Some rice lines are genetically modified with the crystal toxin genes from Bacillus thuringiensis, which is also referred to as BT. They have experienced rapid development, with biosafety certificates for two BT rice lines issued in 2009. This is known as BT rice.
Research has shown that gene confers resistance to various pests, including the rice borer, through endotoxins production. A study titled Transgenic Bacillus thuringiensis (BT) Rice Is Safer to Aquatic Ecosystems than Its Non-Transgenic Counterpart reveals there has been no commercial release of these lines yet due to public worries and concerns regarding the human health and environmental risks.
However, they also show evidence that BT rice was as safe as conventional rice to non-target organisms when pesticides were not applied. But pesticides are still required in BT rice to control non-lepidopteran pests.
Environmental effects of two BT rice lines expressing were studied. They used either the cry1Ab/1Ac or cry2A genes, respectively, by using zooplanktons as indicator species under normal field management practices using pesticides when required.
Through this complete growing season, non-BT rice was sprayed 5 times while BT rice was sprayed 2 times. Both of the rice types achieved a normal yield. Rice type (BT and non-BT) had a drastic impact on zooplankton abundance and diversity, which were up to 95% and 80% lower in non-BT rice fields than BT rice fields.
Impact of water
Also, further research in this genre also shows that water from non-BT rice fields was significantly less suitable for the survival and reproduction of Daphnia Magna and Paramecium caudatum in comparison with water from BT rice fields.
In contrast to BT rice, the water residues from non-BT than BT rice fields were higher. These account for the poor performance of zooplankton in non-BT field water. With all of this information, it can be stated that BT rice is safer to aquatic ecosystems than non-BT rice, and its commercialization will be beneficial for biodiversity restoration in rice-based ecosystems.
Climate change & BT rice
Considering the growing world population, rice production is likely to be impacted by climate change. There are also many other associated risks, including pest complexes and consumption of chemical inputs. These highlight risks of decreasing production at a regional scale and one of the major global concerns.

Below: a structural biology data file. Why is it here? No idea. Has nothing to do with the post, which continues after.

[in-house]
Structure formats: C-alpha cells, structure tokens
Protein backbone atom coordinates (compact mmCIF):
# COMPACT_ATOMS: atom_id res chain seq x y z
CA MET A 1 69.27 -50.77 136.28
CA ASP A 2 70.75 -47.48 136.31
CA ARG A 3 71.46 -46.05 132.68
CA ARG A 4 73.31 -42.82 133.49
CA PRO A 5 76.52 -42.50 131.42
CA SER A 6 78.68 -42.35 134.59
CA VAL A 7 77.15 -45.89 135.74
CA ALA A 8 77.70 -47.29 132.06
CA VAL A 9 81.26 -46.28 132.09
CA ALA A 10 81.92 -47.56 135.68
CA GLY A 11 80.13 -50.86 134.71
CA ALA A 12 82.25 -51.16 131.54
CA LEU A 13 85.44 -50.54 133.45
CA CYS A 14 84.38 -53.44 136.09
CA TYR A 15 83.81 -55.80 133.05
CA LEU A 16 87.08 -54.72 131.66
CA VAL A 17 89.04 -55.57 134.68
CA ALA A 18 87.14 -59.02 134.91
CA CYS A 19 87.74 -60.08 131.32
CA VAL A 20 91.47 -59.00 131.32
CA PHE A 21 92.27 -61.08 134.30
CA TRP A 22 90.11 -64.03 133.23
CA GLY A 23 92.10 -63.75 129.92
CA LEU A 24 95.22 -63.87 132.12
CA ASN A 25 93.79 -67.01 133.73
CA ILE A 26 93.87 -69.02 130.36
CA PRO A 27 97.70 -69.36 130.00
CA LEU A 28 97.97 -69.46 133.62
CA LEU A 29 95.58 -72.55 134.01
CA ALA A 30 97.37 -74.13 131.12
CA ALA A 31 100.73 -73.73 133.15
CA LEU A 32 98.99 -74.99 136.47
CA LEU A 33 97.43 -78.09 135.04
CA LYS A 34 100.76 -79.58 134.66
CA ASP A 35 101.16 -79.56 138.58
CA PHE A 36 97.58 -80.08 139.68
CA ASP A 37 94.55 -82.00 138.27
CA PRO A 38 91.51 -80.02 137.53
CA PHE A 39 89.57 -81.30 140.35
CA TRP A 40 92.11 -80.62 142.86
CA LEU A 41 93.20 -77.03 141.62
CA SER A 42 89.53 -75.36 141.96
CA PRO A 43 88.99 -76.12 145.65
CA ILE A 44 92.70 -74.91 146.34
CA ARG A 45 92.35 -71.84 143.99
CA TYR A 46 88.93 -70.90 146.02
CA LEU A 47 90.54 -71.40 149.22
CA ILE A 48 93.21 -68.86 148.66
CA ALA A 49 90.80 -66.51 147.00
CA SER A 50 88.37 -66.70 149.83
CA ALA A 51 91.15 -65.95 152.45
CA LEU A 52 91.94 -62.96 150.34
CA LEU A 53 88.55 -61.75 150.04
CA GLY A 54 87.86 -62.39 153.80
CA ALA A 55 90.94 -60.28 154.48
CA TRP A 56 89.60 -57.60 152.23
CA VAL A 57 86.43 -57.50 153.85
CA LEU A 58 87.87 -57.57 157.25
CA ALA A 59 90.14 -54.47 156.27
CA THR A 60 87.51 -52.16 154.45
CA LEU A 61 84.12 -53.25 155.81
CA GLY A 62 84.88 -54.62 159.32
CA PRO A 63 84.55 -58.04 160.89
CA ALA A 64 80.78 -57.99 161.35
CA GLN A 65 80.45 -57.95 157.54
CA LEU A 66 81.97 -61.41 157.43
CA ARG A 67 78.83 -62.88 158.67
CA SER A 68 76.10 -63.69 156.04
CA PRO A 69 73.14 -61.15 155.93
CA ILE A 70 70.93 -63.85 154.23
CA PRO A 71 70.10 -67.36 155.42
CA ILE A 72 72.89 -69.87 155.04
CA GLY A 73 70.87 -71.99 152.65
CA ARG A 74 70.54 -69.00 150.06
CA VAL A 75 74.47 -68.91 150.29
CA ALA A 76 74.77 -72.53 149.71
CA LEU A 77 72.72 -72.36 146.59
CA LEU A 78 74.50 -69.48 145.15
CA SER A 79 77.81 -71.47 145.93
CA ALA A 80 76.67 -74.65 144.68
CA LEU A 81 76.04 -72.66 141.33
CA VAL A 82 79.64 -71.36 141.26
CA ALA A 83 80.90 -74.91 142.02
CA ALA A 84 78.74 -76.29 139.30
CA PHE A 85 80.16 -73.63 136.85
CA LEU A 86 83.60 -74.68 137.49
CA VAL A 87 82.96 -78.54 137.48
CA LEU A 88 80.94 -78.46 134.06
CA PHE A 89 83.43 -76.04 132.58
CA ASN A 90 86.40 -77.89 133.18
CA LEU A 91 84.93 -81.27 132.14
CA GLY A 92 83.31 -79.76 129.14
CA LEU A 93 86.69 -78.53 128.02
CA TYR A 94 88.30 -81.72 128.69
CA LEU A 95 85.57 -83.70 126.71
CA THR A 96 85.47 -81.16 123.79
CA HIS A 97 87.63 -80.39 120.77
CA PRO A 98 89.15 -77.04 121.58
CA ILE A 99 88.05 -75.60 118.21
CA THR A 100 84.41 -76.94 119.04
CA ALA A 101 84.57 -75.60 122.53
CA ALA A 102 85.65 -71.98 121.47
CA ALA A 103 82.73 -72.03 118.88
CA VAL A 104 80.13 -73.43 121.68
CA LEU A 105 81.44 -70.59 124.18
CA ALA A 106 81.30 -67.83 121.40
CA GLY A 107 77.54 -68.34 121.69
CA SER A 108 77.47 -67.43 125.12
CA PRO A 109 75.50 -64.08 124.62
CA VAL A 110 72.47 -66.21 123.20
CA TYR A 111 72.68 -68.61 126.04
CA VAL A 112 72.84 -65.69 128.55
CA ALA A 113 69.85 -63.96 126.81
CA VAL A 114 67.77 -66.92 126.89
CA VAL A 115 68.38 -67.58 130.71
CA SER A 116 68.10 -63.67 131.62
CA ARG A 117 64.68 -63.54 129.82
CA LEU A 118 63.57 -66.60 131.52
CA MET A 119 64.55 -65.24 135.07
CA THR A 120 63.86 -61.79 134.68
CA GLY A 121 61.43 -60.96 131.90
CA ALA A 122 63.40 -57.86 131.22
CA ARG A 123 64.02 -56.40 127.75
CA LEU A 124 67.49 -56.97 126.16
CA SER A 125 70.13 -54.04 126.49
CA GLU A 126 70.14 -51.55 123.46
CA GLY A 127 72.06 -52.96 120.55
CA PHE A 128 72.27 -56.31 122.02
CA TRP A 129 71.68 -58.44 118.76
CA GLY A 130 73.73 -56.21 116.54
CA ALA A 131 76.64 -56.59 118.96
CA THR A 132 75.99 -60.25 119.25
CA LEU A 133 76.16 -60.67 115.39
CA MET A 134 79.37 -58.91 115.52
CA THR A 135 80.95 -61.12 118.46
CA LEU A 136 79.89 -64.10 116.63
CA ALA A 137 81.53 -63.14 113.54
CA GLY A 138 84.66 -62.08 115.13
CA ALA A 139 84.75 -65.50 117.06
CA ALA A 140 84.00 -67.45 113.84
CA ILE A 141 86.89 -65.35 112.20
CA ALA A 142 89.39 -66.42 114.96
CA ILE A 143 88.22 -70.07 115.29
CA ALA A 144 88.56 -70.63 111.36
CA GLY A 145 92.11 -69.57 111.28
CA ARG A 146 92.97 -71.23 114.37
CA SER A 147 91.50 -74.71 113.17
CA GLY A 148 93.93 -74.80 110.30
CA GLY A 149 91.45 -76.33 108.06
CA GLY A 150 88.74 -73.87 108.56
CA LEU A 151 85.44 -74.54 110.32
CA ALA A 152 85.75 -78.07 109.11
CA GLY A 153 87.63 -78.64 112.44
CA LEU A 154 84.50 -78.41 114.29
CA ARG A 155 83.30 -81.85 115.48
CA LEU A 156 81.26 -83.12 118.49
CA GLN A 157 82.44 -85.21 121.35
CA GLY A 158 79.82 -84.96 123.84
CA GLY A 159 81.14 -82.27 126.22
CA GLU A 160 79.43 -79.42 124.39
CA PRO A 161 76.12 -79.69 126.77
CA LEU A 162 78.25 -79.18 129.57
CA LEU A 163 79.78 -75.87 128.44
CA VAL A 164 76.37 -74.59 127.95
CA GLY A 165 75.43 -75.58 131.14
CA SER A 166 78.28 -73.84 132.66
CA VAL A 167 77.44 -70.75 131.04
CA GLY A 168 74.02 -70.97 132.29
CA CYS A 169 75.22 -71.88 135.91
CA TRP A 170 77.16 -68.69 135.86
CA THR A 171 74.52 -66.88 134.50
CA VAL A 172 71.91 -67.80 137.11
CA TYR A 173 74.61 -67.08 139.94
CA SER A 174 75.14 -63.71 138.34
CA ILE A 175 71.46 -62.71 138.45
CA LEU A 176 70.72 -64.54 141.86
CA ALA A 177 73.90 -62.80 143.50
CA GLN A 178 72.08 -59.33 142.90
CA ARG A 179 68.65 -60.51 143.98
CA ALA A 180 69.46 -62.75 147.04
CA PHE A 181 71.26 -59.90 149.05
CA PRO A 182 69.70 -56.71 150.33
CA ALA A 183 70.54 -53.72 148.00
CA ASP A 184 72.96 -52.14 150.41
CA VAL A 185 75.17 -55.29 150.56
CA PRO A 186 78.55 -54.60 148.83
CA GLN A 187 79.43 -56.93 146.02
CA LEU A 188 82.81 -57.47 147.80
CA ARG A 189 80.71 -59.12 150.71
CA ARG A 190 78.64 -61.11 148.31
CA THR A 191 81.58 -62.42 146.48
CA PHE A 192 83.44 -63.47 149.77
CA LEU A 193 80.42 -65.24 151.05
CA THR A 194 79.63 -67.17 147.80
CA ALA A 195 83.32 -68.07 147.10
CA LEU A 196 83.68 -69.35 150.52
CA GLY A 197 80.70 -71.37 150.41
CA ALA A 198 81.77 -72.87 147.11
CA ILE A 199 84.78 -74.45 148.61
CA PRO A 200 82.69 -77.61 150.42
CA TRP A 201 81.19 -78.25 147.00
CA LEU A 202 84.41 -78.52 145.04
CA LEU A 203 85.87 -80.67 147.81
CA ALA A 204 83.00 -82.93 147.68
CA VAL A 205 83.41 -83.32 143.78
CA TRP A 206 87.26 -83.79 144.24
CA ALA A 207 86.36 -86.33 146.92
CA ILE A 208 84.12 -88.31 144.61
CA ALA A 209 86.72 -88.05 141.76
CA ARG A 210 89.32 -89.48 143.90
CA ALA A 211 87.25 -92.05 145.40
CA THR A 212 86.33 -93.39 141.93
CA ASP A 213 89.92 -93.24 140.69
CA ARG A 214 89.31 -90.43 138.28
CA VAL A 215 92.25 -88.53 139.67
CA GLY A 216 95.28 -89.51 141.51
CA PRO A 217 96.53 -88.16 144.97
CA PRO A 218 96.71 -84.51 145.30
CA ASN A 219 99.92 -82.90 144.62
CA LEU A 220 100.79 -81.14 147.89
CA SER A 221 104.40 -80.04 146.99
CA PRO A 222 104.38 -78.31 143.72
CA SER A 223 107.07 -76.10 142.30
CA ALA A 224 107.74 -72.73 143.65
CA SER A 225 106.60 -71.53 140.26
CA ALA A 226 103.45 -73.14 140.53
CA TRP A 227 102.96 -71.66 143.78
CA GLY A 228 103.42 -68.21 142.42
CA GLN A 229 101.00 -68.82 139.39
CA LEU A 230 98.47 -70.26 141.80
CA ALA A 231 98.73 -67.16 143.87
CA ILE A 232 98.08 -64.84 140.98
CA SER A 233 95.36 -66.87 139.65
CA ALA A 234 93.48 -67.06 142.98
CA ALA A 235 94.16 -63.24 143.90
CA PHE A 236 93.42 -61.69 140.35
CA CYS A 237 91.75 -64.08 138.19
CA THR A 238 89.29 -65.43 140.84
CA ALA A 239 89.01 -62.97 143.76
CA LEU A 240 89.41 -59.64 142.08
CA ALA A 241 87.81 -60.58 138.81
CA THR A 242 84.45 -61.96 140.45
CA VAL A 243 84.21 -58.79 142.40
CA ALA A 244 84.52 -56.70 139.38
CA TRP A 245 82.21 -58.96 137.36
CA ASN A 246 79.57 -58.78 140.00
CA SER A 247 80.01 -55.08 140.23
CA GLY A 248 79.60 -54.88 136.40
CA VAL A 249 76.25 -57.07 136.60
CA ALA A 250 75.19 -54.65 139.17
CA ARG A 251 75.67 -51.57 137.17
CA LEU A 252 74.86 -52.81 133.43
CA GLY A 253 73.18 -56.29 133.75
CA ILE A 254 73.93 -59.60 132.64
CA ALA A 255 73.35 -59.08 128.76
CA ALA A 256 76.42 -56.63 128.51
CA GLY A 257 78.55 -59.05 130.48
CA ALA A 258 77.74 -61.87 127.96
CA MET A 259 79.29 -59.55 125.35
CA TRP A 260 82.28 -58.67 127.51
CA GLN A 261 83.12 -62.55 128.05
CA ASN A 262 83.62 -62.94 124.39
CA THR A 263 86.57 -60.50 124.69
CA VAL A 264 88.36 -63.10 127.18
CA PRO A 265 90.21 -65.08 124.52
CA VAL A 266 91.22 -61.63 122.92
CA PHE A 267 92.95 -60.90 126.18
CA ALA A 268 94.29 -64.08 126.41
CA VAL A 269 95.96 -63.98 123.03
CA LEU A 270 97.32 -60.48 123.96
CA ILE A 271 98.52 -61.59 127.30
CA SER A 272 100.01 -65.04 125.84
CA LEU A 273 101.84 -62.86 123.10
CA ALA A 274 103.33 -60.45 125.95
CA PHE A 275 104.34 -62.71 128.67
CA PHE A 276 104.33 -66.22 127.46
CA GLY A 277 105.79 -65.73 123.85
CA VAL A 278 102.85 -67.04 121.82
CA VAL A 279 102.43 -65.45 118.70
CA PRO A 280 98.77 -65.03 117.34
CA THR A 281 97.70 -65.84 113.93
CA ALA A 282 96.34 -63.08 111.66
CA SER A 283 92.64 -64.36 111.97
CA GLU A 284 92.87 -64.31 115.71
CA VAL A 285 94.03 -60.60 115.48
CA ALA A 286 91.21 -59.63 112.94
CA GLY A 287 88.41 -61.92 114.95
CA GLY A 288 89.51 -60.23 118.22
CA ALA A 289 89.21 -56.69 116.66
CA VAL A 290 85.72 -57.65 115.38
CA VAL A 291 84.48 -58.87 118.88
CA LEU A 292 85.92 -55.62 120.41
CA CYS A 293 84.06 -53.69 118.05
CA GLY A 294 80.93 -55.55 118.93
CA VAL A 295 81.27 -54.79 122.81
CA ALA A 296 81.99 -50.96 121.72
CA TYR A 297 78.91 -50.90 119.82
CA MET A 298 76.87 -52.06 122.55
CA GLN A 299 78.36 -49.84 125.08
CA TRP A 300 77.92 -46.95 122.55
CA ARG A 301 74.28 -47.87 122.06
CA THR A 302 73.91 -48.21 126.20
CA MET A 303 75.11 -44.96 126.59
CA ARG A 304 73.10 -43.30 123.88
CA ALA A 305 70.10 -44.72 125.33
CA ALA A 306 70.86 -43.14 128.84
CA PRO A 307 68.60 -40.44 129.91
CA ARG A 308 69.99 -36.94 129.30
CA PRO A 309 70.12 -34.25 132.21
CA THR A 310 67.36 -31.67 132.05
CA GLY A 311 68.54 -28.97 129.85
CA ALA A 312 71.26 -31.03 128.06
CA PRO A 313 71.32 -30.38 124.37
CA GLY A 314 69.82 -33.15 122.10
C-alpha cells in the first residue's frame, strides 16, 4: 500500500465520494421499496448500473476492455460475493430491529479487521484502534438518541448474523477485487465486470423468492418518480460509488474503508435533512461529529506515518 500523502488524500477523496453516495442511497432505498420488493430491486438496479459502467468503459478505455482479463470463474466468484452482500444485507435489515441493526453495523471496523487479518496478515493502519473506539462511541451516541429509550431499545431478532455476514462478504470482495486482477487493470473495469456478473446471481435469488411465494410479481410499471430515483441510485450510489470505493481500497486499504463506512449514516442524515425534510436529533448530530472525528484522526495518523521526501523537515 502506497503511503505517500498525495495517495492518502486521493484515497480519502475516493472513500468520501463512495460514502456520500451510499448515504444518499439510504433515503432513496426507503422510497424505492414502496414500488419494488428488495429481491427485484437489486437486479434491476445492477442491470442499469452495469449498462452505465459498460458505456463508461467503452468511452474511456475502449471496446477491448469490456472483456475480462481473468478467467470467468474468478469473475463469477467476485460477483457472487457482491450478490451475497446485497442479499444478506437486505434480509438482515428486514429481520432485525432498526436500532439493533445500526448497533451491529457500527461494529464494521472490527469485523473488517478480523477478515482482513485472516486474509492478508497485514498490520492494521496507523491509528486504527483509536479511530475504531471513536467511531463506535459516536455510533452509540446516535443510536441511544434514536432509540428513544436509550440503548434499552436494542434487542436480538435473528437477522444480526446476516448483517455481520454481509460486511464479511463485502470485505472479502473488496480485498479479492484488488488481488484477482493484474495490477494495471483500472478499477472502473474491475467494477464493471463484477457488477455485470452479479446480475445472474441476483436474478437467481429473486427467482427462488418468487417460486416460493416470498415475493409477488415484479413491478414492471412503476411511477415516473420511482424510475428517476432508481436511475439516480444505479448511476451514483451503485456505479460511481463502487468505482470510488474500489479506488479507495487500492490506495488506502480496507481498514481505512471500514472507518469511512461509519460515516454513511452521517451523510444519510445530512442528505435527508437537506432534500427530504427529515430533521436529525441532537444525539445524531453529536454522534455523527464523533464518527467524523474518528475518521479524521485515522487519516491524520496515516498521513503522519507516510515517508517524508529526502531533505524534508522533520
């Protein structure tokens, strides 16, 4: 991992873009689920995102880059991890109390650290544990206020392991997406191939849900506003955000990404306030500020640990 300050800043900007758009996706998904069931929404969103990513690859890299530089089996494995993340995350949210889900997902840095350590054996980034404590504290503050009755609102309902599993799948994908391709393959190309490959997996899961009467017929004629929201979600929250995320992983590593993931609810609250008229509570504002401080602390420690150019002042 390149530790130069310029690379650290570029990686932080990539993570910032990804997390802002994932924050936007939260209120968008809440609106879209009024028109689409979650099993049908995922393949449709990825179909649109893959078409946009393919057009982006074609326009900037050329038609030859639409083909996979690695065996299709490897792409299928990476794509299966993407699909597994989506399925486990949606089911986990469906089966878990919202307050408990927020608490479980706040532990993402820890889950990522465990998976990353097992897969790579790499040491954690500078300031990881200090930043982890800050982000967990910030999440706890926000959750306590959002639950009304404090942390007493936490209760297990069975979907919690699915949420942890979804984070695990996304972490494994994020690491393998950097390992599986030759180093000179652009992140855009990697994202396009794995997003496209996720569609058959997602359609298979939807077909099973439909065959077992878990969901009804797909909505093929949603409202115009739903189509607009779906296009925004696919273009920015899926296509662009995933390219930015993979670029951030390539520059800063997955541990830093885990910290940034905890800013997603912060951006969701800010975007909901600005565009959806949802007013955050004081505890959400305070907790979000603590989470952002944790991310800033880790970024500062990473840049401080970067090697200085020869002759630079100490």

There are a lot of biotic stresses that can damage the crop. It includes the risk of insect pests, which can be categorized as either minor or major pests, severely constraining rice's potential yield. Considering these risks, planting transgenic rice is considered a solution for reducing environmental and human health impacts.
Health impacts of transgenic and non-transgenic
The above-mentioned study on transgenic rice evaluated the life cycle assessment for environmental and human health impacts of transgenic and non-transgenic rice cultivars. Four transgenic lines (driven from back cross of Khazar cultivar with transgenic line of Tarom Molaii). Along with this, conventional cultivars (non-transgenic parents) were cultivated as per the norms of biosafety protocol in three isolated sites in the north of Iran in 2016.
The life cycle assessment was done first. All of the results were analyzed separately. There wasn't much difference between the impact categories and indices in different sites. However, the research does reveal decreased insecticide application in transgenic cultivars lowers the need for labor, machinery, and fuel. Overall, this is a contributing factor for reducing the use of energy and greenhouse gas emissions from construction, transportation, and application of inputs during cultivation.
A PubMed study was done to investigate the potential unintended effects of TT51 on the reproductive system in male rats. The rates under observation were given diets containing 60% of either TT51 or MingHui63 by weight, nutritionally balanced to an AIN93G diet, for 90days. On the other side, a controlled negative control group of rats was fed with a rice-based AIN93G diet.
During this study, the body weights, food intake, hematology, serum chemistry, serum hormone levels, sperm parameters, and relative organ/body weights were measured. Alongside, the microscopic pathology was examined. Based on the studies, it was revealed that there were no diet-related significant differences in the values of response variables were observed between rats that were fed with diet containing transgenic TT51, MingHui63, and the control in this 90-day feeding study.
The test also showed no treatment-related changes. So while there may not be much of an impact on nutrition, BT rice is safer and healthier for the environment.
In India, many of the prominent rice companies have put a foothold across the market with various BT rice in Kolam Rice forms. The manufacturing and supplying are concerned about offering the highest quality assured and new range. Stocks are procured from farmers keeping in mind the grades and norms of the food industry. The rice offers nutrition and rich fiber.